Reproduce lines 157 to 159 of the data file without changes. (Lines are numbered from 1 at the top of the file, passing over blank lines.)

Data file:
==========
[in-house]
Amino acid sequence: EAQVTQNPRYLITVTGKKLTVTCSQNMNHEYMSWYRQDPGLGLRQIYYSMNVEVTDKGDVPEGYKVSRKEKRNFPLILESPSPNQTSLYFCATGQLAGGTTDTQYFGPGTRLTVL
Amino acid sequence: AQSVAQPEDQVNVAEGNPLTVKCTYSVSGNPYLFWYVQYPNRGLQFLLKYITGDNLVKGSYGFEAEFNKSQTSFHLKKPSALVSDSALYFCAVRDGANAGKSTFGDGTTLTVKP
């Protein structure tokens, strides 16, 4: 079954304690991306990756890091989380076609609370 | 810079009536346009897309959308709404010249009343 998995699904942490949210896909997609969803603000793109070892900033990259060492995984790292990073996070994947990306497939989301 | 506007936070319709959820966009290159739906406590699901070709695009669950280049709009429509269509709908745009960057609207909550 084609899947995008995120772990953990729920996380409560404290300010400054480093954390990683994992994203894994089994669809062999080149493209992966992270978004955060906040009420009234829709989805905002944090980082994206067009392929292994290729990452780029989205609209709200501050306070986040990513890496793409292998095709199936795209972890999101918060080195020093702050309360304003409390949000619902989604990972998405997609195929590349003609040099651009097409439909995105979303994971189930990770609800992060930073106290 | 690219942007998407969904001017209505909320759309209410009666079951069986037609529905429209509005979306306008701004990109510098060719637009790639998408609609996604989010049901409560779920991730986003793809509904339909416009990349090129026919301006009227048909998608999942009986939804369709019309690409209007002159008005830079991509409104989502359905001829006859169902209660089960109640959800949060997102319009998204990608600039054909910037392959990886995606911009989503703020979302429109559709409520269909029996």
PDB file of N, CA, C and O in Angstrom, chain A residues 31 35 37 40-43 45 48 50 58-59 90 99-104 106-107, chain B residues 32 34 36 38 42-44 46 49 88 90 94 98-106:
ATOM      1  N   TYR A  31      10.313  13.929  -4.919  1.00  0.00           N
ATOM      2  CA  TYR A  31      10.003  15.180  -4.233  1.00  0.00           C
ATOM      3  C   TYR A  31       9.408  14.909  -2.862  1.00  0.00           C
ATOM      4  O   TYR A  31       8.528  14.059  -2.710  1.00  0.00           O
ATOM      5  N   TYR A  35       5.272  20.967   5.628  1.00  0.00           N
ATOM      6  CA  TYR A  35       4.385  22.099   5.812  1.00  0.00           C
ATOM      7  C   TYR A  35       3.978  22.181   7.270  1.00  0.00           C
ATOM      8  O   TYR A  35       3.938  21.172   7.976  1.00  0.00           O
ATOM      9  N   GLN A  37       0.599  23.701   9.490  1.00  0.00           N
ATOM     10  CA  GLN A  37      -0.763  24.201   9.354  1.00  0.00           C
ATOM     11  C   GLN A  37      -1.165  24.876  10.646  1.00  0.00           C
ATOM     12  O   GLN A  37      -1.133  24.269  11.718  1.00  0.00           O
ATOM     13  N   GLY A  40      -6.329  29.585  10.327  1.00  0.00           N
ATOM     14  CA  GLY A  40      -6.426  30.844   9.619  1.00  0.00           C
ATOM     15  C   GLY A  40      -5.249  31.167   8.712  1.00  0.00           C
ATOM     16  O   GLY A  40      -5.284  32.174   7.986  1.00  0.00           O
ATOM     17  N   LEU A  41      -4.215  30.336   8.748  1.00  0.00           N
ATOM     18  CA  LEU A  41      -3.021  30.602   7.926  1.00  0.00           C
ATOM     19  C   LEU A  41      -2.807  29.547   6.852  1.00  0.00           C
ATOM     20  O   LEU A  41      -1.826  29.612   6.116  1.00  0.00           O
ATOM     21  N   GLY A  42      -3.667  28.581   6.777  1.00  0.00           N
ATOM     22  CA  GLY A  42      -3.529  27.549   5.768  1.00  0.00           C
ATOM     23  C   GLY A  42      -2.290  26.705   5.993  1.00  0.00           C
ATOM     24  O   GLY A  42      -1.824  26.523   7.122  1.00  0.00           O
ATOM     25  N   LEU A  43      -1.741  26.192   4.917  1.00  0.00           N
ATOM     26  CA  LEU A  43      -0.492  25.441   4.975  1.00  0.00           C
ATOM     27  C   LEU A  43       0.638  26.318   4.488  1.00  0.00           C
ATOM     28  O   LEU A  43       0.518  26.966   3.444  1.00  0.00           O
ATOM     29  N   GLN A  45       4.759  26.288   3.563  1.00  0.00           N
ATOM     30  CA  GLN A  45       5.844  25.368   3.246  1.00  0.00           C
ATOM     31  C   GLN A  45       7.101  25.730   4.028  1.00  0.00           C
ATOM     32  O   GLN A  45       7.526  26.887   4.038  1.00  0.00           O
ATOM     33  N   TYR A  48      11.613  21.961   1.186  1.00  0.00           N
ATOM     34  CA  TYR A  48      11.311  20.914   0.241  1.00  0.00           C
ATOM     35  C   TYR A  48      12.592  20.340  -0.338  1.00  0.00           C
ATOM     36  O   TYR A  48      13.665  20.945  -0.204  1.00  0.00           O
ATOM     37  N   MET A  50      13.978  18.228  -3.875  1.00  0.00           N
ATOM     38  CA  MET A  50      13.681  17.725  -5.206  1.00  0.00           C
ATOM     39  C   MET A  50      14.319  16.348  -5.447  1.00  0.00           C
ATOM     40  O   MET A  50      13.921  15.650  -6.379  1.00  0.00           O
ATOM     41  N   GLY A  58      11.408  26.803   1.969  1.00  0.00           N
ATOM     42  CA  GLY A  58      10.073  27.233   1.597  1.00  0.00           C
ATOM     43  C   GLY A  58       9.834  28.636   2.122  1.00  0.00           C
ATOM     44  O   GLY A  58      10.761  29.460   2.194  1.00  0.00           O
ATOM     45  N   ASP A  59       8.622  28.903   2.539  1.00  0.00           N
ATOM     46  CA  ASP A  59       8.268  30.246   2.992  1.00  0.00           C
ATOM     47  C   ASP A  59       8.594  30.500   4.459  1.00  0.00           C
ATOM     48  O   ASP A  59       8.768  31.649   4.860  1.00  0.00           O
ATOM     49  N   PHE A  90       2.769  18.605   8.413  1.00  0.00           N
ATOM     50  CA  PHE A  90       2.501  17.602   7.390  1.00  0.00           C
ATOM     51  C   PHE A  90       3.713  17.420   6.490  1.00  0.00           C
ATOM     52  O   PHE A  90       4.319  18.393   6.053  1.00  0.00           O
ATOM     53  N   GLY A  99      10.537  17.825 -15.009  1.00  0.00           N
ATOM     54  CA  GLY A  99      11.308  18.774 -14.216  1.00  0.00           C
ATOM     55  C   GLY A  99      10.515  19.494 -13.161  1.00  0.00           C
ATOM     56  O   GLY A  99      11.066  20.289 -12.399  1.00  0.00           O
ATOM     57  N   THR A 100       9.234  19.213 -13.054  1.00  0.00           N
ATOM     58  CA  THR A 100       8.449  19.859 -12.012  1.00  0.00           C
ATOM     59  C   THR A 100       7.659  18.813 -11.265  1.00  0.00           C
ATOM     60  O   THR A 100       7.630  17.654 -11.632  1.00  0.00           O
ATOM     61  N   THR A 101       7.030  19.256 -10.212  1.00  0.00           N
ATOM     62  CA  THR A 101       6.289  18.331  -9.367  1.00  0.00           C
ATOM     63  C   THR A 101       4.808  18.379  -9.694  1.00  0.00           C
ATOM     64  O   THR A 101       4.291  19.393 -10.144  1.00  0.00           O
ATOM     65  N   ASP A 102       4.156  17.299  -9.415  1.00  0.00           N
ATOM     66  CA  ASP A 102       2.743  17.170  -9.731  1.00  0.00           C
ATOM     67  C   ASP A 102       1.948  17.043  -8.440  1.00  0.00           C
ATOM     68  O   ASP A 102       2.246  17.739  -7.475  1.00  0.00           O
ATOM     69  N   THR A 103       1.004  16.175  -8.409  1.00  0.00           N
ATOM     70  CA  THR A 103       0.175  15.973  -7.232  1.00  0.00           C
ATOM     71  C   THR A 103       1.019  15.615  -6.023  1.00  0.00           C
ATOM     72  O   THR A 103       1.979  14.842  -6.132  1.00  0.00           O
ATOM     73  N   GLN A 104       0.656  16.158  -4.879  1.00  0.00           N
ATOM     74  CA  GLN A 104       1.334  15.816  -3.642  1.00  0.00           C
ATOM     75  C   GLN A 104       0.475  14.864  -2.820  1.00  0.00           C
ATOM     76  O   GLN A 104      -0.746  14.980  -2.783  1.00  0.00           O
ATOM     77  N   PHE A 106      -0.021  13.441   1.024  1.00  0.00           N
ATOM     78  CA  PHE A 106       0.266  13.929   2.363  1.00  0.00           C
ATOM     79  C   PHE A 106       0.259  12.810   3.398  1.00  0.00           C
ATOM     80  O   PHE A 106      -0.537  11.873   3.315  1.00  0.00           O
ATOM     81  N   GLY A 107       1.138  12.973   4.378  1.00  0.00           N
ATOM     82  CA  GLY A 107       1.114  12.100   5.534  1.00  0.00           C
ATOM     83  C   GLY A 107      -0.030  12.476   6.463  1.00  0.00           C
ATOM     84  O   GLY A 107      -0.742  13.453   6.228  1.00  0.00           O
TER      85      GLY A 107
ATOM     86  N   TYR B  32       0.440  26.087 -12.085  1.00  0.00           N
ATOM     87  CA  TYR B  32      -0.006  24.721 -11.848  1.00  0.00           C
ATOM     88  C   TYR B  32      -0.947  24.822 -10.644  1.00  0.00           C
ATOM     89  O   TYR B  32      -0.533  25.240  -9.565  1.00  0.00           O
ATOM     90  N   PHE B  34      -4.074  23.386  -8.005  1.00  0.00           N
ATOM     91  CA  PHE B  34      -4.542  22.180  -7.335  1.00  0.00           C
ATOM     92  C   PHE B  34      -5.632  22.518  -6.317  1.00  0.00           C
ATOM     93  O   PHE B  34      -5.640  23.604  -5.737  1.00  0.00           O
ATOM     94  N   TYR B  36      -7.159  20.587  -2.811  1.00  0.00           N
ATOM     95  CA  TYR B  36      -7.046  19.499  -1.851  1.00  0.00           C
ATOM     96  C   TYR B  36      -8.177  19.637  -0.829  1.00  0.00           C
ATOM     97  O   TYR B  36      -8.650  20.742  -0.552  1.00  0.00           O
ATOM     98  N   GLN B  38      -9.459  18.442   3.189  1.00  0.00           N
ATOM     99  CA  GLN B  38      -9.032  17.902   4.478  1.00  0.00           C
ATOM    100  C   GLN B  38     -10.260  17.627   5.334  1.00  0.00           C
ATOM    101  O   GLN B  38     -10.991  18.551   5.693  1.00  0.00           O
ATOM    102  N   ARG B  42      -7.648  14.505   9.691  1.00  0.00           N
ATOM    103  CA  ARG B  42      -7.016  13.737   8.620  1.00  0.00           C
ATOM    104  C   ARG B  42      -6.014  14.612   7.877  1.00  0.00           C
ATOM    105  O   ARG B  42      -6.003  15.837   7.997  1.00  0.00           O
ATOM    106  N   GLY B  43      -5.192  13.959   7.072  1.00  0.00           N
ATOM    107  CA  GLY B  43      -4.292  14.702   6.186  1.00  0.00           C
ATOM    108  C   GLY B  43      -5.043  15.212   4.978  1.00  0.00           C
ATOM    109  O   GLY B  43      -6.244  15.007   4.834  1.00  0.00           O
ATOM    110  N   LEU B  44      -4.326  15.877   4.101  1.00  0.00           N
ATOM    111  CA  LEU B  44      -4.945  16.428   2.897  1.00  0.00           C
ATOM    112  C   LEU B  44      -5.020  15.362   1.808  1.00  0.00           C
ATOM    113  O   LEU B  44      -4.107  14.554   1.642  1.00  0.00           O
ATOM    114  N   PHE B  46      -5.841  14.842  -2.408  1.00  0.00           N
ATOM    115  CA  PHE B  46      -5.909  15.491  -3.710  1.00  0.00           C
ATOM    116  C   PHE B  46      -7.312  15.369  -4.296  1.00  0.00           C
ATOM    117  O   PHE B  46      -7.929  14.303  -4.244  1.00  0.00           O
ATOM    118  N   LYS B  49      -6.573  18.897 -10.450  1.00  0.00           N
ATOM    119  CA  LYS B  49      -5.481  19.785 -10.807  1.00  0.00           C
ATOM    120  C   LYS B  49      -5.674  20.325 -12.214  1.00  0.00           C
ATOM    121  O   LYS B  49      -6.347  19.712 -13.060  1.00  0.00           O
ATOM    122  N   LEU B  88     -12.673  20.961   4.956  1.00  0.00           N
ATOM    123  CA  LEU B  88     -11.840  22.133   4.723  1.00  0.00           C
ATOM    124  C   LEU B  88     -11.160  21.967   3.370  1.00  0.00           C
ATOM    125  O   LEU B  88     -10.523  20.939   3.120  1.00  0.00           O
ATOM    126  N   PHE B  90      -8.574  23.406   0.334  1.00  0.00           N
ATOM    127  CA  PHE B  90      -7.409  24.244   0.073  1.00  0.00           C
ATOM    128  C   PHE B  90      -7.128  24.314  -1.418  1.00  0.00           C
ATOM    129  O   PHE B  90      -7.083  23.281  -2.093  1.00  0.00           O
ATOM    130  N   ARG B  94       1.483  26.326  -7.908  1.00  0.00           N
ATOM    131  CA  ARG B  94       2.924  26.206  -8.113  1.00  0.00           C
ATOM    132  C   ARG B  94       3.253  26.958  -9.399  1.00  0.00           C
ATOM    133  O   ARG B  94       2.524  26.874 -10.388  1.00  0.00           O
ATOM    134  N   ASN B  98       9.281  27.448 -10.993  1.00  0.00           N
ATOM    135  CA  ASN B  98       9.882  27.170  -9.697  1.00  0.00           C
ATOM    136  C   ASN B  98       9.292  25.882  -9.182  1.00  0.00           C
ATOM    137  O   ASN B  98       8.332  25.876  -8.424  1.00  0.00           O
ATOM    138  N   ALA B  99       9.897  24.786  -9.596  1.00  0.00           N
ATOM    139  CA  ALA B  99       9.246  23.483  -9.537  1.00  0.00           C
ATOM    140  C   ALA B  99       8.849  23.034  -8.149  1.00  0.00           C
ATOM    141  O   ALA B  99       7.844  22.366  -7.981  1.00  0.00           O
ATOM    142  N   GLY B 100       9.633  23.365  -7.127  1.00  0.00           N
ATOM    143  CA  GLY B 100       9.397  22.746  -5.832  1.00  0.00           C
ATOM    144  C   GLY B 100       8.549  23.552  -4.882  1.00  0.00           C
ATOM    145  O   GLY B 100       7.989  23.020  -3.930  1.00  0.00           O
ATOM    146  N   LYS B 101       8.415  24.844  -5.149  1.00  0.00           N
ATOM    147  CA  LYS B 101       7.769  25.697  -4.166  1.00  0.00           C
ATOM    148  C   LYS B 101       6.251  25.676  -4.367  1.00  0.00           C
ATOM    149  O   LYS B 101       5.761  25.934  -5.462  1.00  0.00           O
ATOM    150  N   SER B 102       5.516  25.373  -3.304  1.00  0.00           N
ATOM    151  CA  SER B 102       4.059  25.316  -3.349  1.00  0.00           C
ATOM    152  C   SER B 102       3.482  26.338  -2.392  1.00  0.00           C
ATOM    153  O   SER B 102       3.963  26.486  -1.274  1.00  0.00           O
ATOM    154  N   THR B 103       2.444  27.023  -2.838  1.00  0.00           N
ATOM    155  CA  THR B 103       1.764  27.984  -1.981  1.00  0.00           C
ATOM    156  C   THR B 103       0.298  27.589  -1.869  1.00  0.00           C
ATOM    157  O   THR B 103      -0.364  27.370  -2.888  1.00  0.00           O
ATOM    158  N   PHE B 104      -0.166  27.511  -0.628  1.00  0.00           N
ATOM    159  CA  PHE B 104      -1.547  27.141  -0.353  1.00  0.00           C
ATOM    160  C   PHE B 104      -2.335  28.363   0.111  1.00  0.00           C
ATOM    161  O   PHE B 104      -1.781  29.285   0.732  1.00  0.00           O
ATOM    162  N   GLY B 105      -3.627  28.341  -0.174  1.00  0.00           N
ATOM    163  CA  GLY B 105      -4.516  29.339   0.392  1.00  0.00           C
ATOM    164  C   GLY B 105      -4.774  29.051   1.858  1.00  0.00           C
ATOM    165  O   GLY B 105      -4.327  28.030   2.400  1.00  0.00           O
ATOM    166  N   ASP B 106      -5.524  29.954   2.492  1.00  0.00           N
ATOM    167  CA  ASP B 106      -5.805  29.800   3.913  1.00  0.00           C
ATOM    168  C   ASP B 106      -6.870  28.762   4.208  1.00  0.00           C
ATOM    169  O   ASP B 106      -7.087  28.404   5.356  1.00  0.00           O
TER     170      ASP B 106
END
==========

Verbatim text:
ATOM    152  C   SER B 102       3.482  26.338  -2.392  1.00  0.00           C
ATOM    153  O   SER B 102       3.963  26.486  -1.274  1.00  0.00           O
ATOM    154  N   THR B 103       2.444  27.023  -2.838  1.00  0.00           N